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Kev2960
22-10-2017, 06:51 PM
Hi there, can anyone tell me where to get the script for manual tool change in mach3 to post into the VB editor?
Thanks Kev

m_c
22-10-2017, 07:34 PM
M6start and M6end macros control everything IIRC.

You also need to select the correct option in the main setup screen. I seem to remember top left corner, and gives the option to ignore, or pause on M6. I'd confirm that, however I've not got Mach3 installed on anything convenient just now.

Neale
23-10-2017, 11:49 AM
There are starting-point macros loaded with Mach3 so you should have them already - names as per m_c's post. You can then tweak these to suit your machine. There will be a set of machine-specific folders in c:/Mach3/macros, and I think that each folder gets pre-populated with the standard set of macros. I use a text editor as I'm not sure that you can really call the scripting language BASIC.

Kev2960
23-10-2017, 01:10 PM
Ok thanks for the replyís I think Iíve cracked it just need to tweak it a bit because when I put the next tool in it measures it but the z goes up too high

Neale
23-10-2017, 01:32 PM
Standard M6 macros don't do any tool height measurement. Can you say a bit more about what you are doing? Are you also doing tool height measurement with a touch probe during the tool change? Are you also using a motion controller?

Kev2960
23-10-2017, 01:36 PM
Yes tool measurement as well but havenít got that part done yet. It looked as if it was going to work but no luck so far

Kev2960
24-10-2017, 12:02 AM
No canít get the tool measurement part to work

m_c
24-10-2017, 12:28 AM
Have you searched over on the Mach forums for code?

It's not something I've ever done in Mach 3, but standard macros only run at a 10Hz refresh rate, so if you're relying on the macro to start/stop motion depending on the touchplate/probe input, then it won't work. You have to use the specific probing commands, but I'm not sure how they work where macros are involved.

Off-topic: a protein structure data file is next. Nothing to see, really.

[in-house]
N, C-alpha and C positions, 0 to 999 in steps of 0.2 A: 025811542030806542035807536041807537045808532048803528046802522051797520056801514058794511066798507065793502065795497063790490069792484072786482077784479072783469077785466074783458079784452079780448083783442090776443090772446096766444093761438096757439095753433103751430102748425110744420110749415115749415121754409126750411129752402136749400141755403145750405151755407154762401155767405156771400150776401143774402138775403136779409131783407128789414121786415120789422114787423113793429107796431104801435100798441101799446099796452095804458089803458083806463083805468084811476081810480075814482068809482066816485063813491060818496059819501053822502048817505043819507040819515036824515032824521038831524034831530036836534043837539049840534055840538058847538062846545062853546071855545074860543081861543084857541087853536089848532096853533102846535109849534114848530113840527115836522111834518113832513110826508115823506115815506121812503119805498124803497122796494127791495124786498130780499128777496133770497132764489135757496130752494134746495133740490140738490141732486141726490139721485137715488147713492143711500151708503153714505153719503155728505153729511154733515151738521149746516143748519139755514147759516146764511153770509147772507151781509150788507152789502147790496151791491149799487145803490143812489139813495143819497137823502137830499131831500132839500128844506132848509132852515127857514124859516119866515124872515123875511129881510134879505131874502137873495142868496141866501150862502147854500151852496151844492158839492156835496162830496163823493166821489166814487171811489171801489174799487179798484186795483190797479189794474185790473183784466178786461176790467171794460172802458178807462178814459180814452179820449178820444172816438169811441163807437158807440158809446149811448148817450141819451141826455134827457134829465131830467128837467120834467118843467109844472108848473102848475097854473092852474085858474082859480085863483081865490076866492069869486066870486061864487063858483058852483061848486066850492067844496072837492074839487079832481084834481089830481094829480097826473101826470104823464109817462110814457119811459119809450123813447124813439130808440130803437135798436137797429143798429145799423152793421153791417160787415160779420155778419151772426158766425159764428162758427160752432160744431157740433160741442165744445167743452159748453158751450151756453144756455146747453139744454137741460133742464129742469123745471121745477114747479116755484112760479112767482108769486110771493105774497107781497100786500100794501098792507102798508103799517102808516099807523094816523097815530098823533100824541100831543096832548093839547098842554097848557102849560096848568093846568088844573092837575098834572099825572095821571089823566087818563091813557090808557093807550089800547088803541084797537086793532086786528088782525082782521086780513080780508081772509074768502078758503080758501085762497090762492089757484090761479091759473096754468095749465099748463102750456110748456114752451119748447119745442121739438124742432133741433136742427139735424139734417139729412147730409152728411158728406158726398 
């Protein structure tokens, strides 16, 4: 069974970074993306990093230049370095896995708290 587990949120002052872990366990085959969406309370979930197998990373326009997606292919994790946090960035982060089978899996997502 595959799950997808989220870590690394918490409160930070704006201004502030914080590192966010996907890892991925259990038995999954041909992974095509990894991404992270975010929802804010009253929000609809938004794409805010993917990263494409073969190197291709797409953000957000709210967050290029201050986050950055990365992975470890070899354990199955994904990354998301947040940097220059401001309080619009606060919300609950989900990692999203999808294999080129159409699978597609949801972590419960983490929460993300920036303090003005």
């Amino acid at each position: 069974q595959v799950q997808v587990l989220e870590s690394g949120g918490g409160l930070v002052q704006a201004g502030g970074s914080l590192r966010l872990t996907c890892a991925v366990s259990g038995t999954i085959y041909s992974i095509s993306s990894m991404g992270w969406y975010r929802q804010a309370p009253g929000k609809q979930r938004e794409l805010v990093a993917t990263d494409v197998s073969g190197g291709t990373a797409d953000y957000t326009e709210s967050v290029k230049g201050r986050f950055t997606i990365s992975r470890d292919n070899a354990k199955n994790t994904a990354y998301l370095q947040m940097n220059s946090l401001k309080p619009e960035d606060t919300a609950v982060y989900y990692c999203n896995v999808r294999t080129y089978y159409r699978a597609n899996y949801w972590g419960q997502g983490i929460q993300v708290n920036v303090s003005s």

Ger21
24-10-2017, 04:23 AM
It's not something I've ever done in Mach 3, but standard macros only run at a 10Hz refresh rate, so if you're relying on the macro to start/stop motion depending on the touchplate/probe input, then it won't work.

That info is incorrect. Macros run plenty fast enough, and in fact are used by thousands of people to auto zero there tools. The macro just calls the G31 move, and then retrieves the locations and sets the zero position.

Neale
24-10-2017, 09:22 AM
Indeed, the g31 gcode command causes a probing operation (unless you are using a CSMIO controller which has its own version plus an odd gotcha). Cnczone has plenty of examples if you can wade through a lot of dross to find them. I wrote my own height probing macros based on what I found there; I would be happy to post them but I have modified them to work with a CSMIO so they are not useful for non-CSMIO machines as they stand. I have three in the set - simple tool-height set, set tool height and then touch off fixed plate, touch off fixed plate for second-tool operation. I also have a tweaked first-page of the standard screenset to assign these to buttons.

Or you could contact Gerry/ger21 and buy his reasonably-priced and well-regarded 2010 screenset which has all these functions and more already built in. I wrote my own because I wanted an excuse to play with a bit of macro coding and screenset tweaking, not because they are any better.

Kev2960
24-10-2017, 10:38 AM
Iíve just been on YouTube and there are some interesting vids on there that I probably need to study

m_c
24-10-2017, 11:11 AM
That info is incorrect. Macros run plenty fast enough, and in fact are used by thousands of people to auto zero there tools. The macro just calls the G31 move, and then retrieves the locations and sets the zero position.

It is correct. Mach 3 macro refresh rate is 10Hz. If you need to detect an input pulse less than 100ms, then it cannot be guaranteed that a macro will detect the change, which is why you had to use PLC for many commercial tool changers.

However, as I'm sure you're well aware, when you call G-code from a macro, that is then handled by the main motion engine, so is not restricted by the 10Hz refresh rate. The macro simply stalls until the motion is complete.